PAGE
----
• Gipson Helps Devise Plan to Reduce Energy Costs

• Gipson Helps Devise Plan to Reduce Energy Costs

PoJo_LogoThere may be a way to short-circuit a rise in power costs that we’re paying now in the mid- and lower Hudson Valley. Maybe.

Three legislators have pitched a plan to Gov. Andrew Cuomo they say could offset the higher power costs people pay under a “new capacity zone” ordered by the Federal Energy Regulatory Commission.

Their idea would require an executive order by Cuomo to alter the uses of a special fund the state has for utility system improvements. They say using this money would mitigate the higher supply charges all consumers in the mid- and lower Hudson Valley now pay, thanks to a FERC order aimed at raising bulk power prices to encourage private enterprises to build more power plants. FERC on Tuesday said it would not rehear the plan as many have urged, including the New York state Public Service Commission and Central Hudson Gas & Electric Corp.

State Sens. Terry Gipson, D-Rhinebeck, Cecilia Tkaczyk, D-Duanesburg, and George Latimer, D-Rye, offered the idea Thursday.

There was no reply late Thursday when the governor’s press office was called.

The senators asked Cuomo to direct the state’s Public Service Commission to use funds from the system benefits charge to mitigate the fiscal impact of the FERC capacity zone. Central Hudson has estimated that this new charge, effective as of May 1, adds about 6 percent to residential bills and about 10 percent to industrial bills.

As for the commission, a spokesman, Jim Denn, said they don’t comment on proposals by legislators.

In a statement, Gipson said, “The federal government continues to appear steadfast in their unfortunate plan to increase electric rates for the Hudson Valley in order to better service New York City and Long Island. Adding insult to injury is FERC’s refusal to even respond to the Hudson Valley families and businesses whose hard-earned dollars they are taking. We are now asking Governor Cuomo and New York state to continue to fight alongside Hudson Valley residents and take the necessary steps to help mitigate the harsh impact the capacity zone’s rate increases will have on families and our local economy.”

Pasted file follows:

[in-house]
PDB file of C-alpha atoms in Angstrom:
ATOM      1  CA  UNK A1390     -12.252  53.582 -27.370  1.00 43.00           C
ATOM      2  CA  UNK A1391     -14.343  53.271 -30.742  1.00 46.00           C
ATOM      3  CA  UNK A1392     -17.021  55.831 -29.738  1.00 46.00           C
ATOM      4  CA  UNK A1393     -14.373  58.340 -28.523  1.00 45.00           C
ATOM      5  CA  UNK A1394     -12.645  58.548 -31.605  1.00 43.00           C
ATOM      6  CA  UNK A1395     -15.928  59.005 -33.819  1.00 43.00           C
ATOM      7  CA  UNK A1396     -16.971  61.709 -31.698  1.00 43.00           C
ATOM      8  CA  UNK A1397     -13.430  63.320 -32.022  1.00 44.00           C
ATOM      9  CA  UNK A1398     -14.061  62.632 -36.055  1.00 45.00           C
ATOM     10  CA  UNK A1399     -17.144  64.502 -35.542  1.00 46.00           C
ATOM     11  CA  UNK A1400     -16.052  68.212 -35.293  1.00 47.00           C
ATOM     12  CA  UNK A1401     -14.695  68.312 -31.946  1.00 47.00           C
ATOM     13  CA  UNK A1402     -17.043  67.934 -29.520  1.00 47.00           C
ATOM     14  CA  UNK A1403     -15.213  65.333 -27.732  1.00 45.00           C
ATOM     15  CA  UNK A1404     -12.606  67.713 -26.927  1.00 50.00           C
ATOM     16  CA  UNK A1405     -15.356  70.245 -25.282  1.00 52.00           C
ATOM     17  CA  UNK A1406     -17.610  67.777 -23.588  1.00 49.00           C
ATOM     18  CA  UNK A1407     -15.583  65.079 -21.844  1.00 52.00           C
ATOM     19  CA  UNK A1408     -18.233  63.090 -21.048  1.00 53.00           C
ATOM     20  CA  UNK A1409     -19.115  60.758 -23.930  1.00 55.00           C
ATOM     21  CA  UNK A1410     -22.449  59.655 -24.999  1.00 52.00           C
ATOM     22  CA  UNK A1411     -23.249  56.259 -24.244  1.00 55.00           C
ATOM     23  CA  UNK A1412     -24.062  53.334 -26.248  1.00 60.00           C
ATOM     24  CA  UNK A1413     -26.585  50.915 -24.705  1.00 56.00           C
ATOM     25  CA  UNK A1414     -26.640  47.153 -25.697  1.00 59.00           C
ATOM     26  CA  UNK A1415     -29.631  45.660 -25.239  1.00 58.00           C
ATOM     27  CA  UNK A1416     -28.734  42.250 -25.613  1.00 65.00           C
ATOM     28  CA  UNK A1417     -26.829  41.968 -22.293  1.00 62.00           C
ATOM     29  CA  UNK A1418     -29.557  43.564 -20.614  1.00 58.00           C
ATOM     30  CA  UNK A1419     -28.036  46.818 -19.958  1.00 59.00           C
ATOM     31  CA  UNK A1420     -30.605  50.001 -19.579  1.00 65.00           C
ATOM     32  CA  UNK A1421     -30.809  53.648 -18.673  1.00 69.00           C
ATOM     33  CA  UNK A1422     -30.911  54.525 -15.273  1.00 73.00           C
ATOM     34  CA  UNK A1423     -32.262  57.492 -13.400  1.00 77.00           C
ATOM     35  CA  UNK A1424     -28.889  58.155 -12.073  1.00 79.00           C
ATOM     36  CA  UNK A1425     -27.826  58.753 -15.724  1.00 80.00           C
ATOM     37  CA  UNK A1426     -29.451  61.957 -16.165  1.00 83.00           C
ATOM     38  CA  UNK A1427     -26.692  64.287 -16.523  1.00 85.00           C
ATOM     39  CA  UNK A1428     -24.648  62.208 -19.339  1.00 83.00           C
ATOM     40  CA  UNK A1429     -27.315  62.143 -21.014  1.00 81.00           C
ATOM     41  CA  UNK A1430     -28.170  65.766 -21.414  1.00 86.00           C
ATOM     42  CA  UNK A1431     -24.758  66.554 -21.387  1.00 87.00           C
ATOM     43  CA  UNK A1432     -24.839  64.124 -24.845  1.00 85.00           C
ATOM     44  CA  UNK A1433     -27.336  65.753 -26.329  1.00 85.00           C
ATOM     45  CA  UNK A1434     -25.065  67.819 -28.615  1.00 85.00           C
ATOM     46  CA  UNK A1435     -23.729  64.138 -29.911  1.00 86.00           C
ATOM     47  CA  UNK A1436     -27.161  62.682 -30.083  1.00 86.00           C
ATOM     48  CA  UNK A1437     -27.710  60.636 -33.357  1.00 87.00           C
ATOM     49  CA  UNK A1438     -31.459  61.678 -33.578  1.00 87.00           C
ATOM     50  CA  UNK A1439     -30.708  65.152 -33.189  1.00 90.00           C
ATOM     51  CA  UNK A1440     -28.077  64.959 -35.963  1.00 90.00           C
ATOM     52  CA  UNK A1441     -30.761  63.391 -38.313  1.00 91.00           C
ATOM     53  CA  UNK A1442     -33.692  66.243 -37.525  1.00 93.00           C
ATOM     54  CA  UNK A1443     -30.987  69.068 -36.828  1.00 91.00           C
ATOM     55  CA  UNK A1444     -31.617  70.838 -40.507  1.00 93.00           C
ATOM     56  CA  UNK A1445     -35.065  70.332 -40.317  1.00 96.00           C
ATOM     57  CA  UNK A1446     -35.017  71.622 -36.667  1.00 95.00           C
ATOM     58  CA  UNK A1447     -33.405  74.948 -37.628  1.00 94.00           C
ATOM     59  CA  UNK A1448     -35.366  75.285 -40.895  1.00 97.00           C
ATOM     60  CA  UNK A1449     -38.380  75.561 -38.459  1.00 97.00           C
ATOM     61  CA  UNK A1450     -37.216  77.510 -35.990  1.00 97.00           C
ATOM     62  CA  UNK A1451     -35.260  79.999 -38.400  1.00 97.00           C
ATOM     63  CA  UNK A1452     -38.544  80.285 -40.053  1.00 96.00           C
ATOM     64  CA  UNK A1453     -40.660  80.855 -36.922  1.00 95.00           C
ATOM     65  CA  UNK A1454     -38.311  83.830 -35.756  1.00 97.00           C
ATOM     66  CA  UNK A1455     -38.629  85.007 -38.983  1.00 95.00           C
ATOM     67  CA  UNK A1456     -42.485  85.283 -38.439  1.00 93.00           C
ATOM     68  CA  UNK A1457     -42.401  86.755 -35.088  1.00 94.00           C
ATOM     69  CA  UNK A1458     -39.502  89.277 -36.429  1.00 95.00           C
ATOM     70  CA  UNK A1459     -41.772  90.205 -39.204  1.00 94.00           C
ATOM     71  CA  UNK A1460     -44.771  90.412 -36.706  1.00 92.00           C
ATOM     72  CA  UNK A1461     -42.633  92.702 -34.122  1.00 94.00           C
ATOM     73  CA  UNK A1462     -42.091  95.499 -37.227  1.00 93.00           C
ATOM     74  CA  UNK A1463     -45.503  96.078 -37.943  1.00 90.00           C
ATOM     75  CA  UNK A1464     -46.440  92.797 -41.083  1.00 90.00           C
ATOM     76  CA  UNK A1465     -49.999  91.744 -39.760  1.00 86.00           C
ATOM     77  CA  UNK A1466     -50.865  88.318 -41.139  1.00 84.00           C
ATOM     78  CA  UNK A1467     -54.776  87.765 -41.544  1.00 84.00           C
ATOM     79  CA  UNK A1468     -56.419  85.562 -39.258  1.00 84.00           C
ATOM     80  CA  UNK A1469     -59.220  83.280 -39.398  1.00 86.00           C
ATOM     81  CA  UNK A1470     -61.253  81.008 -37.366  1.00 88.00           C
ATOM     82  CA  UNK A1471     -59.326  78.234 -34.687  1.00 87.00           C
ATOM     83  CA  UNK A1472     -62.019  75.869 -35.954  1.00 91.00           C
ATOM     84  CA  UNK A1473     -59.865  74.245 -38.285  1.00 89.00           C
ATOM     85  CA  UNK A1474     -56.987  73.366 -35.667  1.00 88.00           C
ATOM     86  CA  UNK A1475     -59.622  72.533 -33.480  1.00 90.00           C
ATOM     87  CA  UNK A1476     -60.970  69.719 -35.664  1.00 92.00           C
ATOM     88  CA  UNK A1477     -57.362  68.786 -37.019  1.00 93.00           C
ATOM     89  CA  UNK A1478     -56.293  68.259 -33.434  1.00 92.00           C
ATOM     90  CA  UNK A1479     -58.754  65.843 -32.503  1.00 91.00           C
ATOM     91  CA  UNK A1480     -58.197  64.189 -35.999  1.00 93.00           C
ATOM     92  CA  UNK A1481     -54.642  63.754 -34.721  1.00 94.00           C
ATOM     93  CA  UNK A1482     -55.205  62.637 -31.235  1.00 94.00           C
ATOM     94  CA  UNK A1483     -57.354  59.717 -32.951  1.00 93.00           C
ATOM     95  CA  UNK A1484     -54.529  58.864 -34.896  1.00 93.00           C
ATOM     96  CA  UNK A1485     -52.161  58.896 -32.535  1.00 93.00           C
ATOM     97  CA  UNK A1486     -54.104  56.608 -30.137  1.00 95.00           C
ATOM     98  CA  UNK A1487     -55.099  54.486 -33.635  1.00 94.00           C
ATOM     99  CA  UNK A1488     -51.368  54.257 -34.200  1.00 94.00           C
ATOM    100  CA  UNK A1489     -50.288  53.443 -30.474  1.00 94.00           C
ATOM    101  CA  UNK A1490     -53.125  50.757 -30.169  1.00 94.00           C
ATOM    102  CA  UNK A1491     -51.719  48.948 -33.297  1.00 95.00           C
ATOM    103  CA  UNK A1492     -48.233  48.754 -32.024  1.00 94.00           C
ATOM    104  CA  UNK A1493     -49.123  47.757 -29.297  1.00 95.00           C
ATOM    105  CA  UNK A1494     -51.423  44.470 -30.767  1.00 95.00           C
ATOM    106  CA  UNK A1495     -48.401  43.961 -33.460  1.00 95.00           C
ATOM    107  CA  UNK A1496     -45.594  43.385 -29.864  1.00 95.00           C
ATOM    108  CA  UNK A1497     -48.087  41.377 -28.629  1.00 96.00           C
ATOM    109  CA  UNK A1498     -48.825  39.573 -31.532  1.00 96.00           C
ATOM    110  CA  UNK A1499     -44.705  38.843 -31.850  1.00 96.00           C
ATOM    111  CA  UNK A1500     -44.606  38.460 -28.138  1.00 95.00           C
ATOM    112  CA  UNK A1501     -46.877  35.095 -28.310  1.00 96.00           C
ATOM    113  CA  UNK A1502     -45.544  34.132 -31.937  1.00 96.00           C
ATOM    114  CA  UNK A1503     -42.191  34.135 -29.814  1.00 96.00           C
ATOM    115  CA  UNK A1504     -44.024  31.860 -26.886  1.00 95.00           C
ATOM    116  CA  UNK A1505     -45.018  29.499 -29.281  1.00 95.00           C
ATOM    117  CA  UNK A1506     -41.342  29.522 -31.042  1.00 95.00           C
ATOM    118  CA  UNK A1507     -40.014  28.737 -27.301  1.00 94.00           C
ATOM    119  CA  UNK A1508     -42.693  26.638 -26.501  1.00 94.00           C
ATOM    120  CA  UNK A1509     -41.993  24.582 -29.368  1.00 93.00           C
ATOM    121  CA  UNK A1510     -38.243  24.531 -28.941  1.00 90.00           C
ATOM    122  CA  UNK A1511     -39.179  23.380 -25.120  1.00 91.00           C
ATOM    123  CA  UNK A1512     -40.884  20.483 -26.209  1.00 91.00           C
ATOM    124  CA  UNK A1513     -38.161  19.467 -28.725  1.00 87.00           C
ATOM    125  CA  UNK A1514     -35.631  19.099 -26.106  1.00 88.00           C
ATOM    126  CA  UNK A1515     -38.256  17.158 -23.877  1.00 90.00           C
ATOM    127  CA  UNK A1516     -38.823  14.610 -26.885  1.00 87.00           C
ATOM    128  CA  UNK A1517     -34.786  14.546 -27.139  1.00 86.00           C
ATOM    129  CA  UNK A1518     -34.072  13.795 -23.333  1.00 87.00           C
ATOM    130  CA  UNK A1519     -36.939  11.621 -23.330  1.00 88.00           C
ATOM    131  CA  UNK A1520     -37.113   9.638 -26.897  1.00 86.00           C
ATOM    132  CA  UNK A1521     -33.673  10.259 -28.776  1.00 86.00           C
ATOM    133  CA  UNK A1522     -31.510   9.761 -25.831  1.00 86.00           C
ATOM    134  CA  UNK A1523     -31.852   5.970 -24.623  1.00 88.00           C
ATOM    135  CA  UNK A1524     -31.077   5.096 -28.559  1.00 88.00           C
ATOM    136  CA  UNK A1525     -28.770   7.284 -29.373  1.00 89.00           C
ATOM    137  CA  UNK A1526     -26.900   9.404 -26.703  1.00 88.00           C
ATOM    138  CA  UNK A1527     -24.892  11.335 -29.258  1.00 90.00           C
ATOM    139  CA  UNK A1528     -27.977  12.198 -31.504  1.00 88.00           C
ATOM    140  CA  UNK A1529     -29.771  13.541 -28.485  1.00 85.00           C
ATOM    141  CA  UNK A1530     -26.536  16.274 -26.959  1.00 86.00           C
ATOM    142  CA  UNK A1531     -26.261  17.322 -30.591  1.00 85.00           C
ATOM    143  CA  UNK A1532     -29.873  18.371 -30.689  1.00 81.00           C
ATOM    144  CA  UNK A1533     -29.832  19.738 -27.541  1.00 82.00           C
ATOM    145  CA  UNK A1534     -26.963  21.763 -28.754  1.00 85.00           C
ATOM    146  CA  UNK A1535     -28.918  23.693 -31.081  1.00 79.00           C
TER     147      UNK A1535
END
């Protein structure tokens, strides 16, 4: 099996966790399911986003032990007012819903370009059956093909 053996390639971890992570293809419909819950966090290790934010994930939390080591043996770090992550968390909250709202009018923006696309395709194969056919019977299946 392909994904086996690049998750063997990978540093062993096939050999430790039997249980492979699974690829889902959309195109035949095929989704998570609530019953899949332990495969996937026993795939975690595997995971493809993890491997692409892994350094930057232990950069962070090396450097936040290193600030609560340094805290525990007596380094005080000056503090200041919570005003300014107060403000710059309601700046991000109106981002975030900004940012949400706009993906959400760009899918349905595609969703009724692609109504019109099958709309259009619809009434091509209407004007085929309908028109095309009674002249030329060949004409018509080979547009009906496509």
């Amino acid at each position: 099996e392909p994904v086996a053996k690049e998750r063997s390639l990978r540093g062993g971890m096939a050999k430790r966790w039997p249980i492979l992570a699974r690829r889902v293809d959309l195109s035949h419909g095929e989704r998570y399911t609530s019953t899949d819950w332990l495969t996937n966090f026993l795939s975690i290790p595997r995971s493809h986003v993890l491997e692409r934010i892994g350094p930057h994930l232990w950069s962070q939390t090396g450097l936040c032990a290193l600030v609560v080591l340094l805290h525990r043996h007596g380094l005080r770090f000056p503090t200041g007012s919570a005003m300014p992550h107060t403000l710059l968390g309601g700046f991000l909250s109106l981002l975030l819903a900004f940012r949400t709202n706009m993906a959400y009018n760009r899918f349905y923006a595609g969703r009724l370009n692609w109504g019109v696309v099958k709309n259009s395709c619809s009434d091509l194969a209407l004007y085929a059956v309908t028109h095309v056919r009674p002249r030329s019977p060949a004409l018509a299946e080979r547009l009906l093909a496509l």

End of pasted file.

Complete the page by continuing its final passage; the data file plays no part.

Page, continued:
The system benefits charge was established to fund policies like energy efficiency and alternative energy. Everyone pays into it with each electric bill. On a Central Hudson bill, it’s under “SBC/RPS Chgs,” and was running $0.00771 per kilowatt-hour, or nearly eight-tenths of a cent for using 1,000 watts for an hour. Gipson had offered legislation earlier to allow the commission to use SBC money, but an executive order would be quicker.

Statewide, the SBC has a budget of nearly $100 million per year. Most of it is spent through the New York State Energy Research and Development Authority. Gipson said there is $300 million of uncommitted funds in the 2012-2016 plan.

The proposal brought a cautious reaction from one power-issues activist, Jennifer Metzger of Citizens for Local Power. “It seems premature at this point to use those funds,” which are aimed at encouraging clean energy and reducing fossil-fuel use that adds to climate change, she said. So far, the FERC zone plan is only helping to bring back fossil-fuel plants, she said.

The fight should be against the FERC zone charges, she said. “We want to relieve the burden on ratepayers, but the first line of defense is to do what we can to eliminate that zone altogether and reverse that decision.”

A petition from Central Hudson and the Public Service Commission calling for a stay of the plan is to be heard Tuesday in the federal Court of Appeals.